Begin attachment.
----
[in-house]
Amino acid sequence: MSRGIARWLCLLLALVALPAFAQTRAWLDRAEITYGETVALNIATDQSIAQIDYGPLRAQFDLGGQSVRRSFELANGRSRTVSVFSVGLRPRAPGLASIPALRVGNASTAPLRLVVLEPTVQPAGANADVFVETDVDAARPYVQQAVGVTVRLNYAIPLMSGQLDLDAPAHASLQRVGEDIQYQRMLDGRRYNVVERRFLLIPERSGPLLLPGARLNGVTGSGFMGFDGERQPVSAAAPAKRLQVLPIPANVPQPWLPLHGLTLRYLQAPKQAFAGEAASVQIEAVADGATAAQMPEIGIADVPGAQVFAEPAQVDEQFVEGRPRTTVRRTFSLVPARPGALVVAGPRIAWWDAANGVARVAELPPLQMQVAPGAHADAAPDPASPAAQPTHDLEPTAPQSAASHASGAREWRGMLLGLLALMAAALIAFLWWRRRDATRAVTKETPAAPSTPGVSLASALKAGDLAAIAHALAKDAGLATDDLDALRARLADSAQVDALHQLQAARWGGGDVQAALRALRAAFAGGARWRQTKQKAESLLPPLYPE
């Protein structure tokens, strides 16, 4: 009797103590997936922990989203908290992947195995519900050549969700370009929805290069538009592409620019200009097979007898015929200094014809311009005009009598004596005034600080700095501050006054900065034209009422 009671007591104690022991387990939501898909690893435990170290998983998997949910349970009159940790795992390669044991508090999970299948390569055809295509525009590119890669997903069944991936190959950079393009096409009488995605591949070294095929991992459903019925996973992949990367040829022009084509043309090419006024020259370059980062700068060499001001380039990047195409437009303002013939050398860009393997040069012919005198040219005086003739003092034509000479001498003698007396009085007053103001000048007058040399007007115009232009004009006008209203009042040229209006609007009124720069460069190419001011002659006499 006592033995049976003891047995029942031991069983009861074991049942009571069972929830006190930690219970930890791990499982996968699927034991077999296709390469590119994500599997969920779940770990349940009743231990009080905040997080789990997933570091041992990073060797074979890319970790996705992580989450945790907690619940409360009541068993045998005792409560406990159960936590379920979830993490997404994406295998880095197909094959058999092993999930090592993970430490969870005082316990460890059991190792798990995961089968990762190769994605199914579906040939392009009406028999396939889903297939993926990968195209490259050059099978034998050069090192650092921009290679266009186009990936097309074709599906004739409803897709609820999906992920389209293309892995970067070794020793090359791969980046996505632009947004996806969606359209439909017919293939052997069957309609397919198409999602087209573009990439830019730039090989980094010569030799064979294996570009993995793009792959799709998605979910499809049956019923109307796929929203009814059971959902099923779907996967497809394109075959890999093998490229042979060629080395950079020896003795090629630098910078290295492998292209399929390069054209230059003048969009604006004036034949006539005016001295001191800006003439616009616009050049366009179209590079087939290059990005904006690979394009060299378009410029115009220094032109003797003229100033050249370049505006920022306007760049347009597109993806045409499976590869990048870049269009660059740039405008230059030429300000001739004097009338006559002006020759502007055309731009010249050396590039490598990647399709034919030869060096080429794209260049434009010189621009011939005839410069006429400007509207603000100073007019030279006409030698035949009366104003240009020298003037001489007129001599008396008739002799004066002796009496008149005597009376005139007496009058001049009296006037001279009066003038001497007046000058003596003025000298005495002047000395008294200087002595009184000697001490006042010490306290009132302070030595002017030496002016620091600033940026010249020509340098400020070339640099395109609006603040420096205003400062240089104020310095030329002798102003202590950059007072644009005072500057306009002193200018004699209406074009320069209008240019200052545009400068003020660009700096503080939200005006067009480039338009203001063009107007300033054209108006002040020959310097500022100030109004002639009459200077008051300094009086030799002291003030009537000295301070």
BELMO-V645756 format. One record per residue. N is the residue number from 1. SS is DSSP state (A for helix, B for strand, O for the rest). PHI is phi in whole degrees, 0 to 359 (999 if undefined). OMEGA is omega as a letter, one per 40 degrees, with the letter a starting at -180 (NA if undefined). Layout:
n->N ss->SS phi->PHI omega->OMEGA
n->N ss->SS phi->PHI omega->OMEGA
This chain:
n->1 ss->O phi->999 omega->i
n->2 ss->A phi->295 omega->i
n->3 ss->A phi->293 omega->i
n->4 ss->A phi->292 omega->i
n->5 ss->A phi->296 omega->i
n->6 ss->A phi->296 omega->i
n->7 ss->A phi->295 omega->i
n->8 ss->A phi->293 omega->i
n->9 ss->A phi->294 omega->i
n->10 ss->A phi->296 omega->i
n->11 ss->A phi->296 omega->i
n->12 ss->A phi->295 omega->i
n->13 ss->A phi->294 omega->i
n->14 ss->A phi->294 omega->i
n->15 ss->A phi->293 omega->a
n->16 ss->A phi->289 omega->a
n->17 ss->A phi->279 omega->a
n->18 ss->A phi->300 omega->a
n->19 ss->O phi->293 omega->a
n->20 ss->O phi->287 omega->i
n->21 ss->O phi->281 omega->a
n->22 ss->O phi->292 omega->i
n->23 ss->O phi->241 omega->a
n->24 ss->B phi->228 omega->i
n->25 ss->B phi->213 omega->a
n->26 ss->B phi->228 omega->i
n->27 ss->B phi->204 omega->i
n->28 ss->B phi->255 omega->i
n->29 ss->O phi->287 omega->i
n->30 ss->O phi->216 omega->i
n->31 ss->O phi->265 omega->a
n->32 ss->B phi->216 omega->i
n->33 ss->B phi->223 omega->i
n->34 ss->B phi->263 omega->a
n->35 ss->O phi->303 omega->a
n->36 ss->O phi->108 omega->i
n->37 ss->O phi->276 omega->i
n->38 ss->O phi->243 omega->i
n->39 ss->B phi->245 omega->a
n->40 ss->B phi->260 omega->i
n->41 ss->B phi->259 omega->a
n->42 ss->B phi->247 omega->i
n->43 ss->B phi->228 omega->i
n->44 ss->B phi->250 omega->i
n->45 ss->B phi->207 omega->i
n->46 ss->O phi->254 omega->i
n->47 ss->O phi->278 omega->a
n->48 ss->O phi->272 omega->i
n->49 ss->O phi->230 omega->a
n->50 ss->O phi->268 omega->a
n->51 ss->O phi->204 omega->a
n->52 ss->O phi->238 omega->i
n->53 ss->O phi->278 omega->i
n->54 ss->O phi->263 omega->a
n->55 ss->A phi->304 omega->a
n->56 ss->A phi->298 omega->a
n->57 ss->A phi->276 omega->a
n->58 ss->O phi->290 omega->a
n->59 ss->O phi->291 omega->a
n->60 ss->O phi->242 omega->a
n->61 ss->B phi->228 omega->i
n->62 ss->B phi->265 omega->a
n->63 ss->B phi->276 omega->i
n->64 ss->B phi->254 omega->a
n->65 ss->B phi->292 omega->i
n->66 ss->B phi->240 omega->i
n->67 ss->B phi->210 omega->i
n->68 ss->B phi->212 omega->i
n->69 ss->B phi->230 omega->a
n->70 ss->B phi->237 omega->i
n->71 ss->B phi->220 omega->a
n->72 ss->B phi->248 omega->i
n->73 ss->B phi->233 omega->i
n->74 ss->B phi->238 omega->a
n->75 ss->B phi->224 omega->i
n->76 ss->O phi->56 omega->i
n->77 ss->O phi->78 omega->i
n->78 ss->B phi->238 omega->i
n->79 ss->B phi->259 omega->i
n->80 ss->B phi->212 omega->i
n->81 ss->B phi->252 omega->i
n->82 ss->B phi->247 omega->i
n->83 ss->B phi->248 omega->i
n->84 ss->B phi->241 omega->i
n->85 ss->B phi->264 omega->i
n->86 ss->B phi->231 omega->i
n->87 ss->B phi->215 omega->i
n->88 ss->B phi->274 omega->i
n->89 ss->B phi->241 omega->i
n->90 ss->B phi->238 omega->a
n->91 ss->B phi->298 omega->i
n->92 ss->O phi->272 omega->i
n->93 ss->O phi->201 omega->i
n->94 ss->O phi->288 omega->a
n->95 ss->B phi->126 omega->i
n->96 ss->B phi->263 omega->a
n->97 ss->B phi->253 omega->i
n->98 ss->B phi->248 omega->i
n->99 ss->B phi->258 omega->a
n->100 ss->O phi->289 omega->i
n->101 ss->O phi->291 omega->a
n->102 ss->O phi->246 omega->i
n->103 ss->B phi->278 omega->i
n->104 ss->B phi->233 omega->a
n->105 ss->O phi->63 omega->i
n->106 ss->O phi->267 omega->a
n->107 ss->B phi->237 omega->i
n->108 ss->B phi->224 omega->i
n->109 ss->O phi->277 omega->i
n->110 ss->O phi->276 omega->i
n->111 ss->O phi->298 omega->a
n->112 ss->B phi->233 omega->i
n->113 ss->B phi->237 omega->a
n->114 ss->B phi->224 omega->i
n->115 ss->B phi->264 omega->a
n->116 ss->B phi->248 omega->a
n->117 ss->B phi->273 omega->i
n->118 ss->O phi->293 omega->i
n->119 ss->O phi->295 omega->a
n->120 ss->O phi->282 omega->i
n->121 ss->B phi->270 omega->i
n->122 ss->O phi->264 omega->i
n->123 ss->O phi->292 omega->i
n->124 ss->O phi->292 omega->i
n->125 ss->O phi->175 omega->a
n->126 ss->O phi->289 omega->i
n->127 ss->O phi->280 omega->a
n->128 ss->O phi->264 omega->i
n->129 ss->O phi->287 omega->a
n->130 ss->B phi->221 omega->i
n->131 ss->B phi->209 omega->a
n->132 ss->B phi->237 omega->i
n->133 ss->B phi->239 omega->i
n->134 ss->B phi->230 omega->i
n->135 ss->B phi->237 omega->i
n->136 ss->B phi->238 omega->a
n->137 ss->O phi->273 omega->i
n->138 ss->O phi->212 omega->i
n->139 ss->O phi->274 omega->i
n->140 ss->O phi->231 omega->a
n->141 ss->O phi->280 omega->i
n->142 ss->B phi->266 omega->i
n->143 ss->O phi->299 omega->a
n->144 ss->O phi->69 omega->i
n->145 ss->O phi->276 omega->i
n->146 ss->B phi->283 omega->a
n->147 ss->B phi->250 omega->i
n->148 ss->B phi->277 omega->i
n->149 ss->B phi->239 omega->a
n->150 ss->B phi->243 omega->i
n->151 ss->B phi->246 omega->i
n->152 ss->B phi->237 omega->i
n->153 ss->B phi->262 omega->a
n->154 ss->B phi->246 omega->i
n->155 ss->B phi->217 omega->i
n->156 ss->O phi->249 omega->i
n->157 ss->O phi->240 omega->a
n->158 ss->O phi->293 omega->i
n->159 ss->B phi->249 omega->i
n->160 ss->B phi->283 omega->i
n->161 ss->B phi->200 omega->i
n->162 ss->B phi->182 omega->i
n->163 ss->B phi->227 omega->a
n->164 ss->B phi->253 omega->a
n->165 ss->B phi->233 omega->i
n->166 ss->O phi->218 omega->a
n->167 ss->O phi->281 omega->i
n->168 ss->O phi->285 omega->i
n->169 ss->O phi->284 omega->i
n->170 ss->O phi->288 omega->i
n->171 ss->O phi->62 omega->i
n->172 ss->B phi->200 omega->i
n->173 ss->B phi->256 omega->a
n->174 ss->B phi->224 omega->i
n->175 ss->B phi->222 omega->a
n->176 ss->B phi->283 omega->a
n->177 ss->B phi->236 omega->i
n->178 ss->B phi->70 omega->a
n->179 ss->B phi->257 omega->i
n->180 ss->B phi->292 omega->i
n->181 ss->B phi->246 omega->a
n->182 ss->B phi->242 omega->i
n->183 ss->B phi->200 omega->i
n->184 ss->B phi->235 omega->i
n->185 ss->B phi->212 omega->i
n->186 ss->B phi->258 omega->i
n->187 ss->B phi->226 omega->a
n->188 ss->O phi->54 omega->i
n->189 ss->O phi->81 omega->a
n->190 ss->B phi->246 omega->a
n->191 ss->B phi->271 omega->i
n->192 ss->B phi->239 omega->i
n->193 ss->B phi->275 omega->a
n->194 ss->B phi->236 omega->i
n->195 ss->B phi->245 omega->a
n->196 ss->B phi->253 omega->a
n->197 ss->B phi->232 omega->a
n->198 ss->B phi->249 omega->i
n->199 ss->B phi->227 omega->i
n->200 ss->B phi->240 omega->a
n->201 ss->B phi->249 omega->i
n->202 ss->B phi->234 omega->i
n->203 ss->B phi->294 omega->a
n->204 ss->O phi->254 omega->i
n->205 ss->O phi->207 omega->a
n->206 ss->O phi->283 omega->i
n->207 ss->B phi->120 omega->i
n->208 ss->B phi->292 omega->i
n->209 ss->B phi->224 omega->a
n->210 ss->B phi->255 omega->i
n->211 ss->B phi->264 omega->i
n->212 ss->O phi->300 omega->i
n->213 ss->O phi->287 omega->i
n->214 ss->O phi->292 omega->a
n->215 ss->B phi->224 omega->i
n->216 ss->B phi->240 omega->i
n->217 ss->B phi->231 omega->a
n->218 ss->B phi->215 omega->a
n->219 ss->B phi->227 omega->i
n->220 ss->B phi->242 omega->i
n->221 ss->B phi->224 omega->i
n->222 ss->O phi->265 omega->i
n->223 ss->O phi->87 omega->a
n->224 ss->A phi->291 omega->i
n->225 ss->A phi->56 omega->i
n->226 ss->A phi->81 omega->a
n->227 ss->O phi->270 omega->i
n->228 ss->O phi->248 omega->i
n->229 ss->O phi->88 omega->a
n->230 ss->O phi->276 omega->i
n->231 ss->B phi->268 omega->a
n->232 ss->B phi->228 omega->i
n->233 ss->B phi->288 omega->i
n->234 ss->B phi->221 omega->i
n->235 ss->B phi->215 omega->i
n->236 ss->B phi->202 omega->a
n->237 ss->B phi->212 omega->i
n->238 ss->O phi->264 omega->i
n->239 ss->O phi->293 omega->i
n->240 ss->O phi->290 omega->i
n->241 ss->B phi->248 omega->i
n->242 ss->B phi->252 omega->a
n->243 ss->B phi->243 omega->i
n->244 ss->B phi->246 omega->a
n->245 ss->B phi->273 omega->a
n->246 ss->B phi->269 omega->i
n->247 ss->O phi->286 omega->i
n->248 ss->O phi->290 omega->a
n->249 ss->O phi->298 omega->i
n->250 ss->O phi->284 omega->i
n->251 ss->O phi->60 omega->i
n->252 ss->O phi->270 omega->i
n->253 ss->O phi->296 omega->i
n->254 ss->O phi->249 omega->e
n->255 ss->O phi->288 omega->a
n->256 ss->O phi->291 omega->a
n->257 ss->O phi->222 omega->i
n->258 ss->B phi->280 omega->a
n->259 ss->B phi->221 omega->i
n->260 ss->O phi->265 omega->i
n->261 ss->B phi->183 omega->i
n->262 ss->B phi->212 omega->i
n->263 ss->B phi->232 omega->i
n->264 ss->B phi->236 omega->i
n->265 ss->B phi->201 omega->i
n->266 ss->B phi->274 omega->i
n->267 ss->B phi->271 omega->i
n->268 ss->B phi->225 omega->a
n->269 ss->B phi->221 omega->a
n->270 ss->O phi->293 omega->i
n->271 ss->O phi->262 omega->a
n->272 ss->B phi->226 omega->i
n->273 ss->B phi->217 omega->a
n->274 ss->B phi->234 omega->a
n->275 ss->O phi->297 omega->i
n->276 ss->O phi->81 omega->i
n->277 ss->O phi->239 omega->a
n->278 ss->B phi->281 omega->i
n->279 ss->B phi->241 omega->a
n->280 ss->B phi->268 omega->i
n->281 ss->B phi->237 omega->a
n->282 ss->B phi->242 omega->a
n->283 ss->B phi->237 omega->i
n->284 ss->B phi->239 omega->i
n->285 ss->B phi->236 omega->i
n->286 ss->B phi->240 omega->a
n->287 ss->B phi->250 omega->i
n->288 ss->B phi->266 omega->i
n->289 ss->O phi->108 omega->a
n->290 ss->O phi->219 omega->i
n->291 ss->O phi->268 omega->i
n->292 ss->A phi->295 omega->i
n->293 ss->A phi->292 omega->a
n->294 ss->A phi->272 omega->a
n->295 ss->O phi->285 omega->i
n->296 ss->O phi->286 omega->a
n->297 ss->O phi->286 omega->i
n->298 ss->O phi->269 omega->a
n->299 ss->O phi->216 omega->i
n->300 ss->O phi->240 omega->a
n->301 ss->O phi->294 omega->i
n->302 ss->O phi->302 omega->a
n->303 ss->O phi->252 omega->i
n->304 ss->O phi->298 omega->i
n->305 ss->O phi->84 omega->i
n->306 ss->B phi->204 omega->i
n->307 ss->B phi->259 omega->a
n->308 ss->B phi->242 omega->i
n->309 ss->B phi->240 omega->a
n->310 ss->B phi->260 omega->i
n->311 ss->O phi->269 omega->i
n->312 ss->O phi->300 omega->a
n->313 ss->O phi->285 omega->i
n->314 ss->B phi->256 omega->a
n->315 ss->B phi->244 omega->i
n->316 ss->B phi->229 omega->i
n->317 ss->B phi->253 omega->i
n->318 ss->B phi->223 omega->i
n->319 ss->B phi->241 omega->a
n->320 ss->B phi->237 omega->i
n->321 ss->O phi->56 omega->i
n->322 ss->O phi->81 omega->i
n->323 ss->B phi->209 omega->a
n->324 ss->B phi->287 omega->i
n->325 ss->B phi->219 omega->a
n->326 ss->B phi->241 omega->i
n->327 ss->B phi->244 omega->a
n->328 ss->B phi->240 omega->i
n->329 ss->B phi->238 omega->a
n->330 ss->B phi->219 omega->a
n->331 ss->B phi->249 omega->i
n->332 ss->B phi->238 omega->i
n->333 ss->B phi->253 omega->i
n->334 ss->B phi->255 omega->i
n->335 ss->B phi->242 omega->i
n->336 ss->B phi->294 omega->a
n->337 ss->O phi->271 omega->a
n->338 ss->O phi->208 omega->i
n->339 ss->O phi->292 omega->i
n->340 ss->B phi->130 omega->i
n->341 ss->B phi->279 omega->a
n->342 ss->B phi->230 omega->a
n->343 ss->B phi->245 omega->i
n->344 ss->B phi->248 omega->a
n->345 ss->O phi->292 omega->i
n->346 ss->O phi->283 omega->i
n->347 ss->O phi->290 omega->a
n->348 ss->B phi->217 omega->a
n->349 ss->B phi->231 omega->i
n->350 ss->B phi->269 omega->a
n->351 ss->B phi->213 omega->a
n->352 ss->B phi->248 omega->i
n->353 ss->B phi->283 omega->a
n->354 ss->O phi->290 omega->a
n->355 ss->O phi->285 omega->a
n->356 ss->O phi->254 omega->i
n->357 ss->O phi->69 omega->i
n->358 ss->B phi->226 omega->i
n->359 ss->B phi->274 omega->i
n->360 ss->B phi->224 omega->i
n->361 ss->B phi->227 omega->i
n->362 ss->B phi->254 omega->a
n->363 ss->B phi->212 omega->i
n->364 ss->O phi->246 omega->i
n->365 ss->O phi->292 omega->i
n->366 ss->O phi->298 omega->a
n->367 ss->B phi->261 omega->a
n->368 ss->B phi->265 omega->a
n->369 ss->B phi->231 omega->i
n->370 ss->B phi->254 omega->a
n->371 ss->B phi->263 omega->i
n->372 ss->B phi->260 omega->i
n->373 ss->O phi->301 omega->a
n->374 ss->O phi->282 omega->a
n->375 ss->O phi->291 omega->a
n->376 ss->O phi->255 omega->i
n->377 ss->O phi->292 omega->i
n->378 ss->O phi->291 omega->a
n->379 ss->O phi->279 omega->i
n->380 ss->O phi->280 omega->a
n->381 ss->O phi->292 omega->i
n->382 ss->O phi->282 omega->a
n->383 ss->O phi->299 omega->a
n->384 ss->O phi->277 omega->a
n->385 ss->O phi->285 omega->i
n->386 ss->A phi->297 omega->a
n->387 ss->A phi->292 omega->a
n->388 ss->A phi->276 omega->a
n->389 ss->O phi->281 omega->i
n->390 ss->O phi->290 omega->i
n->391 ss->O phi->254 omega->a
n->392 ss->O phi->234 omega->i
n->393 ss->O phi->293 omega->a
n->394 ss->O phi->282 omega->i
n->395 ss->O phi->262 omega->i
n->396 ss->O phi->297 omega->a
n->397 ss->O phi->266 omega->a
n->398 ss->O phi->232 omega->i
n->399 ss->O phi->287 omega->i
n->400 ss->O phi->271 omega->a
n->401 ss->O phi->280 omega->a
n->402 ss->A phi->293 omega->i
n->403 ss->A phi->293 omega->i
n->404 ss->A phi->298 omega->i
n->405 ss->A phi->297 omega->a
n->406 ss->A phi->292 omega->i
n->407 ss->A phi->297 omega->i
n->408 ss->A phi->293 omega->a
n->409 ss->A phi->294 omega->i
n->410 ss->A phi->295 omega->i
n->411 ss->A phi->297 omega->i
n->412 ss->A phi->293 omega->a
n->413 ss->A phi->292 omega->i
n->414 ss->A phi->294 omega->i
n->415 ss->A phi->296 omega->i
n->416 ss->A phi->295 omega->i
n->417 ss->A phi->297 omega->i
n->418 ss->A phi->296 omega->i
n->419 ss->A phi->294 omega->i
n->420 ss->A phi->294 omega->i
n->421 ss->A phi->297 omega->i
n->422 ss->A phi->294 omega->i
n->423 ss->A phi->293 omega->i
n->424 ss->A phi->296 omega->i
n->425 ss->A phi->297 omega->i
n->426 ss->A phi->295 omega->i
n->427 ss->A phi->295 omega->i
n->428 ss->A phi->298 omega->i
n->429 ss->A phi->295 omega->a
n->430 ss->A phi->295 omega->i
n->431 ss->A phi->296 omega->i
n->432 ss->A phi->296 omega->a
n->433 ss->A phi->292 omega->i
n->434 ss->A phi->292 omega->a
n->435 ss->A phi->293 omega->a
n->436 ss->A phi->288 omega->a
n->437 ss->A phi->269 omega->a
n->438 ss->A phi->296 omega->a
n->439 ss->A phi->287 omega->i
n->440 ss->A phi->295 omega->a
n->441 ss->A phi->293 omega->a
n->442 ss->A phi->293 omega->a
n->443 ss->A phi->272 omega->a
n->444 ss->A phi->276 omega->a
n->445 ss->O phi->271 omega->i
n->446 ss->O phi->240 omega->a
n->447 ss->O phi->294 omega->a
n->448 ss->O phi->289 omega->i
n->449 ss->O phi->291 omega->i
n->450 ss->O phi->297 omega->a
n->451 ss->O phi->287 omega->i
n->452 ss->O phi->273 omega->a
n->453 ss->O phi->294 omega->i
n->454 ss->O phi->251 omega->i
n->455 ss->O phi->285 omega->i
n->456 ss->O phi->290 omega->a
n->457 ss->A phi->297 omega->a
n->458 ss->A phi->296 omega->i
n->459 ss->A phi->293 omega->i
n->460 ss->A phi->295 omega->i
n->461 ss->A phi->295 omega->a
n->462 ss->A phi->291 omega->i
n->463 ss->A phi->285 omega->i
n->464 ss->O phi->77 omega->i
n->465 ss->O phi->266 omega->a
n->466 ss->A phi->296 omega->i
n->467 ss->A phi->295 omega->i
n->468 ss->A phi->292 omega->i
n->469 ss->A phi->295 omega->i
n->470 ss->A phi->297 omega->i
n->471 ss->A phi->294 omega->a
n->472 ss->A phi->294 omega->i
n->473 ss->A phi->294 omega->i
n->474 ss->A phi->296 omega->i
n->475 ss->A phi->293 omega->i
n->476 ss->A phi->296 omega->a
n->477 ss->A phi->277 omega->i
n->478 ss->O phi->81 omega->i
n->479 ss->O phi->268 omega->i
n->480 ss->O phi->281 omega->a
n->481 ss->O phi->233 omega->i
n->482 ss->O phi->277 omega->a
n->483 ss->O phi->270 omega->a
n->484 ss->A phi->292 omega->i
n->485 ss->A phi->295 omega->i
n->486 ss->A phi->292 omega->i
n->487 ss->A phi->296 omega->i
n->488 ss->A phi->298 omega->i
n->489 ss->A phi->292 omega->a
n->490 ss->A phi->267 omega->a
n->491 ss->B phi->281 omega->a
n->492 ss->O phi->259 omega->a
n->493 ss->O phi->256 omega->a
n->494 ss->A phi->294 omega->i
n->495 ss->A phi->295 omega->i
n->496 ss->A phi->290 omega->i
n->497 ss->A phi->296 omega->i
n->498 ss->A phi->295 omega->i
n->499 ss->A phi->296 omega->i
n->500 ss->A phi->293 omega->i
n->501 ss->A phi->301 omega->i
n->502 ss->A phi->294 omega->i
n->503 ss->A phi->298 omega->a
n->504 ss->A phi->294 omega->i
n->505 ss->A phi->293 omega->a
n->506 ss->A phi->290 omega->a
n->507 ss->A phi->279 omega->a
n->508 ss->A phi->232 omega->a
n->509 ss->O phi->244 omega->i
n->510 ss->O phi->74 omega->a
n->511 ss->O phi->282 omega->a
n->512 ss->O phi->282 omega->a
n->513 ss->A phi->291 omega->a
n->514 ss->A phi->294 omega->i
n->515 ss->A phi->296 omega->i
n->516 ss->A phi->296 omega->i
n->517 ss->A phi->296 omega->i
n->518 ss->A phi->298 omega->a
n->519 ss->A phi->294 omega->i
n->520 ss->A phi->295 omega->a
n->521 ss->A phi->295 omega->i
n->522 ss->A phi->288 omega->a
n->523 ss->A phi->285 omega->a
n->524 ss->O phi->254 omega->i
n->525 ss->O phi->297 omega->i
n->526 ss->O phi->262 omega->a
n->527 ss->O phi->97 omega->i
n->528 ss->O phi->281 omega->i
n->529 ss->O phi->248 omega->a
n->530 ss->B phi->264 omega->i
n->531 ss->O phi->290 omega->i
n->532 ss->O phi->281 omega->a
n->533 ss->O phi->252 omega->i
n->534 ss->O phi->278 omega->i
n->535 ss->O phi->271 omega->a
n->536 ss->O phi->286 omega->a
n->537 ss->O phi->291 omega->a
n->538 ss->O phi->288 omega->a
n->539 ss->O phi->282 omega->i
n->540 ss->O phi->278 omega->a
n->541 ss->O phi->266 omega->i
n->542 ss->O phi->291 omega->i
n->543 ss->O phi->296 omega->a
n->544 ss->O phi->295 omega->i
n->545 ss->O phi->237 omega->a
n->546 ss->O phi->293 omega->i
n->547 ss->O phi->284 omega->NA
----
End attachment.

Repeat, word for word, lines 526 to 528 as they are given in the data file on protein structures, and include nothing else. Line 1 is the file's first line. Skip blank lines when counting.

n->519 ss->A phi->294 omega->i
n->520 ss->A phi->295 omega->a
n->521 ss->A phi->295 omega->i